Biden Administration Puts a ‘Hold’ on Arms Shipment to Israel as Possible Truce Deal Emerges

News & Politics

For the first time since the October 7 attack by Hamas on Israel, the U.S. is refusing to ship a cache of arms to the Jewish state.

It’s unclear why the administration halted the shipment that Axios says is a shipment of ammunition. But it could be a response to Israeli Prime Minister Benjamin Netanyahu’s rhetoric on the Israeli defense forces entering the city of Rafah even if Hamas accepts a cease-fire deal.


Biden has been insisting that Netanyahu develop a plan to evacuate civilians from Rafah before any invasion. But the Israelis are only giving the barest of outlines of a plan and the Biden administration remains unsatisfied. 

Indeed, the logistics of moving 1.7 million civilians out of a city and transporting them to al-Mawasi, a small strip of land on the southern Gaza coast about 30 miles away, is daunting. Most of the humanitarian assistance for Gaza has been flowing through Rafah, meaning that the aid has to be moved as well.

Now Hamas is signaling that it may accept a deal to release the hostages if the U.S. guarantees a “cessation of hostilities.” But Israeli negotiators are saying that Netanyahu will not agree to a truce deal that would end the war and had not empowered Israeli negotiators to make that deal.

Hamas said that it would not agree to any deal that didn’t explicitly include an end to the war. This would seem to indicate that the two sides are no closer to a deal now than they were when talks first began.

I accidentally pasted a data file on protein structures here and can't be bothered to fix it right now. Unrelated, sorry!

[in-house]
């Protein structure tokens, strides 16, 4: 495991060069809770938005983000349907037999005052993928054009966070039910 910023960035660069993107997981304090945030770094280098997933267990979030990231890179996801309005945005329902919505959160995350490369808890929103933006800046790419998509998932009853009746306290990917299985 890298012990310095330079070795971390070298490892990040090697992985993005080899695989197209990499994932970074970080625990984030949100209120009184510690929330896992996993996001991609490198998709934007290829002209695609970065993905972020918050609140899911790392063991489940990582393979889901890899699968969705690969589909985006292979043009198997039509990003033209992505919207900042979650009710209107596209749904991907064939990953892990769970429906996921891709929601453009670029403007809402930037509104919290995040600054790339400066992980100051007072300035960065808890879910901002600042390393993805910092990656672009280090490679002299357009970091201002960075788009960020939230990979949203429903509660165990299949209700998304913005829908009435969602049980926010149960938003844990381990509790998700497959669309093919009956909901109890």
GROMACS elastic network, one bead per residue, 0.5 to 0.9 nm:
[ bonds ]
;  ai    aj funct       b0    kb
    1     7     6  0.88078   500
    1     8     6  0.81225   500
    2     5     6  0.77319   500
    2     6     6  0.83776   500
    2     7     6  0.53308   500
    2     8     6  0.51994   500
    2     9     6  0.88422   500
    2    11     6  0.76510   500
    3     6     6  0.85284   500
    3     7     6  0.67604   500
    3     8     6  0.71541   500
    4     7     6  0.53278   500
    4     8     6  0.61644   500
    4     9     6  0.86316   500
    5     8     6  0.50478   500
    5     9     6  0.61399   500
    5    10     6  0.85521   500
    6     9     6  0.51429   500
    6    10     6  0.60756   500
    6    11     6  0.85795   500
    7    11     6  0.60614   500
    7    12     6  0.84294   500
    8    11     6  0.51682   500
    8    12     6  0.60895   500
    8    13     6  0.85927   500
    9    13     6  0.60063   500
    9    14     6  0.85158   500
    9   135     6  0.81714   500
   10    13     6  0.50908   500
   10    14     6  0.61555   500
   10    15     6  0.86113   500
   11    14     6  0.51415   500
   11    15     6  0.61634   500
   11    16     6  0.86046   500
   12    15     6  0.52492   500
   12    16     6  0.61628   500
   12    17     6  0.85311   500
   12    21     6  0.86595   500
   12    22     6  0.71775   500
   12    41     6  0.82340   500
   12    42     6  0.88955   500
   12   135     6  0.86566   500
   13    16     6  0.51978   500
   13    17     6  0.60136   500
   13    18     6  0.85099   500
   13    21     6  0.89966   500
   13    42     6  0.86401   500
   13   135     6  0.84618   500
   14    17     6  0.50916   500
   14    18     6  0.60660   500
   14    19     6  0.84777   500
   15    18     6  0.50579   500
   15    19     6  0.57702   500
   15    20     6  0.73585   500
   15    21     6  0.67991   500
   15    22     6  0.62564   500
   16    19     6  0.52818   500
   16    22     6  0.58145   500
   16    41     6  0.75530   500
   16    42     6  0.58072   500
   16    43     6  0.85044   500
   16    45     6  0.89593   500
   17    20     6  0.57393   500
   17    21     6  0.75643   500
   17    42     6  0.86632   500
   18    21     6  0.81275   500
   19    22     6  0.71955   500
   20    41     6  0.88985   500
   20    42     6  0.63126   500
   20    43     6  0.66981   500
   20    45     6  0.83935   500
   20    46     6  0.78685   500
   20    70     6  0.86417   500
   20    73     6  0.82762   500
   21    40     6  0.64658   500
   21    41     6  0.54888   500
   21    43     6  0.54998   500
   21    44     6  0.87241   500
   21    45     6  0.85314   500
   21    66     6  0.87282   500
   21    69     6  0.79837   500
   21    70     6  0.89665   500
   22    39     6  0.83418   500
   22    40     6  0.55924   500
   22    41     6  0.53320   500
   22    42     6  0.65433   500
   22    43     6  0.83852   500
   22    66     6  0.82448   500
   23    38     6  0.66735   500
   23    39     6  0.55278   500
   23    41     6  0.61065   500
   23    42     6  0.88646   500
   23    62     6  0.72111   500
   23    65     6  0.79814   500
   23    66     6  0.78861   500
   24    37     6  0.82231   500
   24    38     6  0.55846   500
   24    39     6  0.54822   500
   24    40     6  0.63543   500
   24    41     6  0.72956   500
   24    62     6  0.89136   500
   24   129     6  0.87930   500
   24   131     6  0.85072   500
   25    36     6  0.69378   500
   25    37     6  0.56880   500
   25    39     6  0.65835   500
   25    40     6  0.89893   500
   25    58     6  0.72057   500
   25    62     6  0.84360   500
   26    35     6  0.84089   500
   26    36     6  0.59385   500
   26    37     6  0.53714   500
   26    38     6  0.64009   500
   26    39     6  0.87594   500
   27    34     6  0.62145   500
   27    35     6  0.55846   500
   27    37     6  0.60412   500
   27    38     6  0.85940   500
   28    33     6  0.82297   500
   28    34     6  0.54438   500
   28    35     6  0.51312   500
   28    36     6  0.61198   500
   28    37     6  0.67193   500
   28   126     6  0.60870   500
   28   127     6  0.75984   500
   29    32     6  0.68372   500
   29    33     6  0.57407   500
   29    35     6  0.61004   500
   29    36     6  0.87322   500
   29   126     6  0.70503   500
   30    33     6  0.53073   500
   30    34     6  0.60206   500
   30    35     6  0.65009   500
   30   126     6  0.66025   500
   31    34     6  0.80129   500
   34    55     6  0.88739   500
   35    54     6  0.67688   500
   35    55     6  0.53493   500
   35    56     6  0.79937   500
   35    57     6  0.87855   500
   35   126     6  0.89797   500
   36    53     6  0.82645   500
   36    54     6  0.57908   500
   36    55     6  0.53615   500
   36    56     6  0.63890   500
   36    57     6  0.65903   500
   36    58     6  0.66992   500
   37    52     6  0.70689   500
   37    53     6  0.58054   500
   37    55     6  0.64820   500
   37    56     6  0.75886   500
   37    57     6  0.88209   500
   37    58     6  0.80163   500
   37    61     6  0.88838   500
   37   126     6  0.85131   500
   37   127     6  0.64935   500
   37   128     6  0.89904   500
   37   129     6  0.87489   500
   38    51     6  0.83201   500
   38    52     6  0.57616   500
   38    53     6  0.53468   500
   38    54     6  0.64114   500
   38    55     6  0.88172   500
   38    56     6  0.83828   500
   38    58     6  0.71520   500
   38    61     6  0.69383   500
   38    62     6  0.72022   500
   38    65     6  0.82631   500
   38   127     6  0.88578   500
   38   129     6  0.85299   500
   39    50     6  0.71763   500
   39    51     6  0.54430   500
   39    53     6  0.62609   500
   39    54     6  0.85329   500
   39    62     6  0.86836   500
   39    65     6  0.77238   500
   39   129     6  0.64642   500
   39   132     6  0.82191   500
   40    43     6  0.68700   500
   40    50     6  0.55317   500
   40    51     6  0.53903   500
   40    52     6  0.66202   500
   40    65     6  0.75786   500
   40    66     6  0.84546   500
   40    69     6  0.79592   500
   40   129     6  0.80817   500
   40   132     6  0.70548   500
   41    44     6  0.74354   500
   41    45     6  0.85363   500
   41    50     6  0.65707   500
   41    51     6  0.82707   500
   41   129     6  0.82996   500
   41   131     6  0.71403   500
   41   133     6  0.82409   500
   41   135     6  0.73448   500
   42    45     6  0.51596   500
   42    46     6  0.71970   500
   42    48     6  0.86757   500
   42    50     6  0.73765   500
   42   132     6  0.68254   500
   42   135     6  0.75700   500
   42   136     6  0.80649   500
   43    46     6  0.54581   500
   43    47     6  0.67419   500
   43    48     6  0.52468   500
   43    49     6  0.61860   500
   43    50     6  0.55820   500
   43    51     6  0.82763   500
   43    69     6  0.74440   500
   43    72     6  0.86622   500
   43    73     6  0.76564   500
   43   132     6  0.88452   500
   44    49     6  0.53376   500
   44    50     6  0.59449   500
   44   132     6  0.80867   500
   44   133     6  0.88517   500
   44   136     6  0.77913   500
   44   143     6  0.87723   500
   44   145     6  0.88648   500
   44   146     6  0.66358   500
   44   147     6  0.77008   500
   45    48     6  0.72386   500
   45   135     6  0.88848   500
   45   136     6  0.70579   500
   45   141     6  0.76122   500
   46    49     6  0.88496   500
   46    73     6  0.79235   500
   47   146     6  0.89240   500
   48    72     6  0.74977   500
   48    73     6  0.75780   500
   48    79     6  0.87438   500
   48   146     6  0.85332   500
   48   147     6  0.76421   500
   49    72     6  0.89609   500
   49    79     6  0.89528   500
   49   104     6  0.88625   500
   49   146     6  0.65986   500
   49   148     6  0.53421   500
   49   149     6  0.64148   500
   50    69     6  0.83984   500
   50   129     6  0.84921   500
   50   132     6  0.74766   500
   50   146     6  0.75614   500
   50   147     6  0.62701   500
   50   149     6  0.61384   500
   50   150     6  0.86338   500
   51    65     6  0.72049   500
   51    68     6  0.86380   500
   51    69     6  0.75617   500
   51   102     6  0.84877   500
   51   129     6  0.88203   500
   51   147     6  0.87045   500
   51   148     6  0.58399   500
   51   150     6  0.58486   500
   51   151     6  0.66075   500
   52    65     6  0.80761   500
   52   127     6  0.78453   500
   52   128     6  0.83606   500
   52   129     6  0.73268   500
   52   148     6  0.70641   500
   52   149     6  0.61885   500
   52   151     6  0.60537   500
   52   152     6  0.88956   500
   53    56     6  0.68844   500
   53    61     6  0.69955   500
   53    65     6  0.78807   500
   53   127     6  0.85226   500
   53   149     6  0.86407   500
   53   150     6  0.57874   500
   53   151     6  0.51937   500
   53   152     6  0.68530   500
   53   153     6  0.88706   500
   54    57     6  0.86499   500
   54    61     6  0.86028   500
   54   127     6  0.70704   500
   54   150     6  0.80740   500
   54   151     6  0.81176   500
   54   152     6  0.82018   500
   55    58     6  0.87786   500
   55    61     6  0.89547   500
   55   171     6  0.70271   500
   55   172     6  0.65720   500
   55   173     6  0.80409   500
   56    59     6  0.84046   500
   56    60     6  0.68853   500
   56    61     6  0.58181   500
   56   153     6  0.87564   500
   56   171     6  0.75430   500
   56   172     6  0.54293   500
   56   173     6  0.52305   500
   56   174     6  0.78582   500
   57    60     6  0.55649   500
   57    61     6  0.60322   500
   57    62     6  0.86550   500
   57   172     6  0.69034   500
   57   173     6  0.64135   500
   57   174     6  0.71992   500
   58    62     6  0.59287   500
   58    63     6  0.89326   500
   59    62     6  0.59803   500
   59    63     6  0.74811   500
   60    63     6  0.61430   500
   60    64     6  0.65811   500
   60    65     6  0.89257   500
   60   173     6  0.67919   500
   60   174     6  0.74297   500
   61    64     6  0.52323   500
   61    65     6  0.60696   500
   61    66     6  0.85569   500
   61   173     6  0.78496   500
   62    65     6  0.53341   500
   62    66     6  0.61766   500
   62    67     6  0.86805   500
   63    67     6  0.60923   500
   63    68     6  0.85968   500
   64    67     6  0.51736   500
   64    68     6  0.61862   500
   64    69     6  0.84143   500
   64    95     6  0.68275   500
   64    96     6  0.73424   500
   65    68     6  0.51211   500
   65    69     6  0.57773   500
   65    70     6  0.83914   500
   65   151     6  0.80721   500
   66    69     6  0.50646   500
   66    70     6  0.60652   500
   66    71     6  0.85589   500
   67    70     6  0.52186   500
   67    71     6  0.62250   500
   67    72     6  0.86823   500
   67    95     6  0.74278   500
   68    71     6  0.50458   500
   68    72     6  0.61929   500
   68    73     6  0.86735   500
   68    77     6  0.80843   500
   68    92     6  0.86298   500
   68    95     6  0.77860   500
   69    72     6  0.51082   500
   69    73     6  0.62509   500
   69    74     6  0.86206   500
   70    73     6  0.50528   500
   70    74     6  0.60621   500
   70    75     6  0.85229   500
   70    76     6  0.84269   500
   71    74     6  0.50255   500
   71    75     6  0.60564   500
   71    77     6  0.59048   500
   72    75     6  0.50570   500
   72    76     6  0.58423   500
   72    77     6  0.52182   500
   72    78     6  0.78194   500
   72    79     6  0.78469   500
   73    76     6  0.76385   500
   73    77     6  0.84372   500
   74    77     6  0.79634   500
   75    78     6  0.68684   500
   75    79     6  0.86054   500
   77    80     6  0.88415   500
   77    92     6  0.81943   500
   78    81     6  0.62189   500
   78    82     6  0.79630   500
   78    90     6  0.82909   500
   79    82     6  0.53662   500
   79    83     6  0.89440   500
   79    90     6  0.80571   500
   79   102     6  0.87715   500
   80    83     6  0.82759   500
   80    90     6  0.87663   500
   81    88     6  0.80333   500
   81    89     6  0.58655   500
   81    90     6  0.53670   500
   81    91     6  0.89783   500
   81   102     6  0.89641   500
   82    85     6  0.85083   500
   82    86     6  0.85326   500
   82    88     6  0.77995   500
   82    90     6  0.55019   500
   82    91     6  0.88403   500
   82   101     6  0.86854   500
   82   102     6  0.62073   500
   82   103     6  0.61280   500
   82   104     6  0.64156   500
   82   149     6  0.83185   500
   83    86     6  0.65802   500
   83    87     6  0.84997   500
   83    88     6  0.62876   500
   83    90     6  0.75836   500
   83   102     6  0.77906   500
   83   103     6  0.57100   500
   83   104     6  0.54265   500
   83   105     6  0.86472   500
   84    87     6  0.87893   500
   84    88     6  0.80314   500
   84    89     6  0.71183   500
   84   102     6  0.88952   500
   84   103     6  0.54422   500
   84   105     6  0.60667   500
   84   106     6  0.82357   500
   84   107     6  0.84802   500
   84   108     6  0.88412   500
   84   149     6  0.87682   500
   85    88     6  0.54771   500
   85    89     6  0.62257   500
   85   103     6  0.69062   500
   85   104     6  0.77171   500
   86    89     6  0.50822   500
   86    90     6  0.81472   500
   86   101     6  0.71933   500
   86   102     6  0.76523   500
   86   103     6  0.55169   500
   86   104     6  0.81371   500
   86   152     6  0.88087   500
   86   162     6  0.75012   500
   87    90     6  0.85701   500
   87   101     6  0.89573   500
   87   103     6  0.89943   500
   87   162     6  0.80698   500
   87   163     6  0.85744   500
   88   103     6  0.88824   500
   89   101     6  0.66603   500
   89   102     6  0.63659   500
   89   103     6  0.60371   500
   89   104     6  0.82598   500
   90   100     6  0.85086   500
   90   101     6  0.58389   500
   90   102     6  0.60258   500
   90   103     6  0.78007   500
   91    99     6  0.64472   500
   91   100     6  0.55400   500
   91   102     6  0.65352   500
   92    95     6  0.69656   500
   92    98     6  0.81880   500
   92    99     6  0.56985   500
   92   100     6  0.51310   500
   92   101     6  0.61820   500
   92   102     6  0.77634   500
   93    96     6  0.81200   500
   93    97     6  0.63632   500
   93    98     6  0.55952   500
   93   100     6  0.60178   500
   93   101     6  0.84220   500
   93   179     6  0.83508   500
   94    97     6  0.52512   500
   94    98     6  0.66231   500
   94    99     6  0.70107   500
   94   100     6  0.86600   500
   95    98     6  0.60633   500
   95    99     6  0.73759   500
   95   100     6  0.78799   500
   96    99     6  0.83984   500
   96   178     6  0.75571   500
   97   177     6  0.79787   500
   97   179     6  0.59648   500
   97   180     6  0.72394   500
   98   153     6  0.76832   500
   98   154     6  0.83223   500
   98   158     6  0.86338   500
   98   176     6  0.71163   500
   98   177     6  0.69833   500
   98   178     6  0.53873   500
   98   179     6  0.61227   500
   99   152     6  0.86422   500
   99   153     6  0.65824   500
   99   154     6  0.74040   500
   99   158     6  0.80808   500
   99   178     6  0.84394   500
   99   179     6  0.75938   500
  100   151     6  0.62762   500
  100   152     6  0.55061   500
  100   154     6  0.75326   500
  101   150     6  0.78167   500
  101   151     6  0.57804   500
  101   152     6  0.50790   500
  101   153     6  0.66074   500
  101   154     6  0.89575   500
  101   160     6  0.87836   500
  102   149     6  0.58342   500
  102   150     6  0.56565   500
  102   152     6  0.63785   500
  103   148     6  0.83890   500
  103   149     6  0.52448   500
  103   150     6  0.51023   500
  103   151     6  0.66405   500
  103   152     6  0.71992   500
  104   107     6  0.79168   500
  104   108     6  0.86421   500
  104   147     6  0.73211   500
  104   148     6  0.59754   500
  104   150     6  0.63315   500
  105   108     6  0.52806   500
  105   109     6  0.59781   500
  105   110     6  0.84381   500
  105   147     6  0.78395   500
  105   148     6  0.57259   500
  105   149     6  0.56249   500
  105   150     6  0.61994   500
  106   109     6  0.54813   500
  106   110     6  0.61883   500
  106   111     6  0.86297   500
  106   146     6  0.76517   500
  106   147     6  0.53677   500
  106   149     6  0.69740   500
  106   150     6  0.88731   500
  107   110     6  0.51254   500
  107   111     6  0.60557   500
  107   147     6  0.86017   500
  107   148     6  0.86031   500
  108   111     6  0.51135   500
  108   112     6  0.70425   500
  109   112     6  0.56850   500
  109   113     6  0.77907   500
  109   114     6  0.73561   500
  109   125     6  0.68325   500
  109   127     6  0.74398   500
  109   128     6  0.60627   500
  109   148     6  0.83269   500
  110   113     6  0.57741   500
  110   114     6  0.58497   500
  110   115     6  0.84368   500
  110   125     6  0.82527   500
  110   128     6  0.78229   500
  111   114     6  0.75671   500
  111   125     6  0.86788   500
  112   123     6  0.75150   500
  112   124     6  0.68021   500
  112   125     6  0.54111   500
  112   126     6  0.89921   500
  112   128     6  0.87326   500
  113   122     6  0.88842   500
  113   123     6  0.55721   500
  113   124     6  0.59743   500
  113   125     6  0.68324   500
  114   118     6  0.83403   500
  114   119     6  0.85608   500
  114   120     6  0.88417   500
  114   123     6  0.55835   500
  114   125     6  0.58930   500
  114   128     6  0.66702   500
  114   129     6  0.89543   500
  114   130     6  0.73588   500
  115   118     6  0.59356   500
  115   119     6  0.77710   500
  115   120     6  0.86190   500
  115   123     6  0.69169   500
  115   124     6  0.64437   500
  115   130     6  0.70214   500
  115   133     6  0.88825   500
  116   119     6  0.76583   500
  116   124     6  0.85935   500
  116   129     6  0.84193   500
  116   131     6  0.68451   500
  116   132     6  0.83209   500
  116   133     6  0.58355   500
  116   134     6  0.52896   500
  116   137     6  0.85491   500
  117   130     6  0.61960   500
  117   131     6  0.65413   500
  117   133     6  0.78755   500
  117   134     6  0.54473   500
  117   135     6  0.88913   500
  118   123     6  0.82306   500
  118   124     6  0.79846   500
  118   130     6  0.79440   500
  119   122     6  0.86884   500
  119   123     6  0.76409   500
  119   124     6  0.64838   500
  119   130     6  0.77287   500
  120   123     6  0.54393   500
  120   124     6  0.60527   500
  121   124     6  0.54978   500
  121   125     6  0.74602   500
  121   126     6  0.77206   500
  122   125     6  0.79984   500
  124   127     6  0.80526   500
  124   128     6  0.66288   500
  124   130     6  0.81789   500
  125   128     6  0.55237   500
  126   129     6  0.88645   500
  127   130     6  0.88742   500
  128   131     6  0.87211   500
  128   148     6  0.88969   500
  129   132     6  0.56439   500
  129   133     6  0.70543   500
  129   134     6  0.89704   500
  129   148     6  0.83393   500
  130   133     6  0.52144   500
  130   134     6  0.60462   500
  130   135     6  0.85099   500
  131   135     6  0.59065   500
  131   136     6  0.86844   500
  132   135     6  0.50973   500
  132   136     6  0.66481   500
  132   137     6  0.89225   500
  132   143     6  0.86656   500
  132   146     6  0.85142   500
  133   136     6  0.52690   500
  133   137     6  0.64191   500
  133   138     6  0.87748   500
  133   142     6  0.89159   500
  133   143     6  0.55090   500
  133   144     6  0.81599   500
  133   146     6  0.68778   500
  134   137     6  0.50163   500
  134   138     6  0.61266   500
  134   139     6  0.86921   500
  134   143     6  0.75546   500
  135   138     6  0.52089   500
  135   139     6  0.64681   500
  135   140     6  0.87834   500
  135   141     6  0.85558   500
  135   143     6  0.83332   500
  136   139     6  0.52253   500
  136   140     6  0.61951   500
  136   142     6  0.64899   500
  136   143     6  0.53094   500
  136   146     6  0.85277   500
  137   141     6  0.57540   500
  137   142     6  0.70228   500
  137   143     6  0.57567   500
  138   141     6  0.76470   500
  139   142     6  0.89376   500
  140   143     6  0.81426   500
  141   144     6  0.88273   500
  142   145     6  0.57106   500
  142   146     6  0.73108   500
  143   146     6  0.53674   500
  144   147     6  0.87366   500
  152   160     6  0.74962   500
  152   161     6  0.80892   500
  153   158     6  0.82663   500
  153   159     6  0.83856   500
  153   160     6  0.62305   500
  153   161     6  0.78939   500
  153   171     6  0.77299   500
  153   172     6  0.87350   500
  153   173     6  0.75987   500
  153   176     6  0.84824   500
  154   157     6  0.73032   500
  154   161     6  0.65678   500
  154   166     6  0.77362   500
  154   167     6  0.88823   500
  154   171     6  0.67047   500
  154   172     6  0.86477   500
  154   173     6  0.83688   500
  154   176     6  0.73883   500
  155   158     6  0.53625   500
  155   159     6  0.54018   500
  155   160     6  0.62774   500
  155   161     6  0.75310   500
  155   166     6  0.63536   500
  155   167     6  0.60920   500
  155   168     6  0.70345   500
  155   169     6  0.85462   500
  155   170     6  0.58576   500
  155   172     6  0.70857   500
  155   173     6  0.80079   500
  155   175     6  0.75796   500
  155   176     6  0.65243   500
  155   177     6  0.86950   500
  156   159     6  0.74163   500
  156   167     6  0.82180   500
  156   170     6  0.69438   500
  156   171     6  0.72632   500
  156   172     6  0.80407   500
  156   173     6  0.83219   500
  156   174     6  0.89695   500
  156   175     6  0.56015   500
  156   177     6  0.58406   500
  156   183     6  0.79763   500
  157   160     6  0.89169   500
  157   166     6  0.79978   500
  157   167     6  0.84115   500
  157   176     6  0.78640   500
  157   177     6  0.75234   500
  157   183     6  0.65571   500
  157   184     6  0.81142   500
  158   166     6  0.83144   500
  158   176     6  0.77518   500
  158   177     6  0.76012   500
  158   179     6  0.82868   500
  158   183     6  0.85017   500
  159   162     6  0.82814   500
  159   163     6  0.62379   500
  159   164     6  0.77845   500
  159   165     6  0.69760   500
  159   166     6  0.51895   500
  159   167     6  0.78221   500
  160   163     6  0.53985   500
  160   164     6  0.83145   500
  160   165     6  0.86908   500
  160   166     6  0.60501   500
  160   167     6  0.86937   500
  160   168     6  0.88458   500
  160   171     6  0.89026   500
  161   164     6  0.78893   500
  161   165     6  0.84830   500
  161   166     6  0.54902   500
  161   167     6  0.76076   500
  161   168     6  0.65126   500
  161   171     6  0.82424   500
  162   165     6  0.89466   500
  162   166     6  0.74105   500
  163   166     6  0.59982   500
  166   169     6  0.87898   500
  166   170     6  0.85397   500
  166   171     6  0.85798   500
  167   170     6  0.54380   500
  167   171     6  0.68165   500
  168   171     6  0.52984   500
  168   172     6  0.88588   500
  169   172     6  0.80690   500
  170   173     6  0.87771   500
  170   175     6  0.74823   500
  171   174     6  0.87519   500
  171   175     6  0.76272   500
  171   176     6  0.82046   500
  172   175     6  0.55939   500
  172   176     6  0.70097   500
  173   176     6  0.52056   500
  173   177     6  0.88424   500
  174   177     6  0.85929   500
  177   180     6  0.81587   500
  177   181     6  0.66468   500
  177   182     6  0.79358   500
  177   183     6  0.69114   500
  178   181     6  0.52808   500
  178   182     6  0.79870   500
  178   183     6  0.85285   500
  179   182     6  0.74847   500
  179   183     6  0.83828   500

Israeli Prime Minister Benjamin Netanyahu released several statements in recents days saying he intended to order an invasion of Rafah regardless of whether Israel and Hamas reach a deal for the release of hostages being held in Gaza and a ceasefire.

Netanyahu hinted at tensions with the Biden administration in a statement on Holocaust Remembrance Day issued Sunday.

“In the terrible Holocaust, there were great world leaders who stood by idly; therefore, the first lesson of the Holocaust is: If we do not defend ourselves, nobody will defend us. And if we need to stand alone, we will stand alone,” he said.


It’s unclear what the Biden administration would do if Israel went ahead with an invasion of Rafah without a “comprehensive” plan for civilian evacuations. It’s likely that Biden would harshly condemn such an attack and threaten to cut off all military aid. 

That’s why there’s the possibility that rather than poison the well entirely with his U.S. ally, Netanyahu could agree to some kind of extended truce in exchange for the hostages.

The truce deal coming together is believed to be composed of several potential phases, with the first phase seeing a limited release of “humanitarian” hostages for a truce of several weeks, while further phases featuring further releases and a more solid ceasefire are possible.

Citing unidentified sources, the Palestinian Al-Quds newspaper said American mediators had promised that Israel would completely withdraw from Gaza under the third and final phase, and the war would effectively end.

An unnamed Hamas source gave a similar statement to Israel’s Channel 12 news.

Hamas, Al-Quds reported, was for the first time poised to agree to launch the first phase without a guarantee of the war’s end, based on those assurances and its belief that it still holds significant cards in the form of hostages who will not be released under the first phase.


Any deal does not appear imminent and there are so many moving parts to an agreement that even if there’s agreement, the chance of the whole thing falling apart is there.

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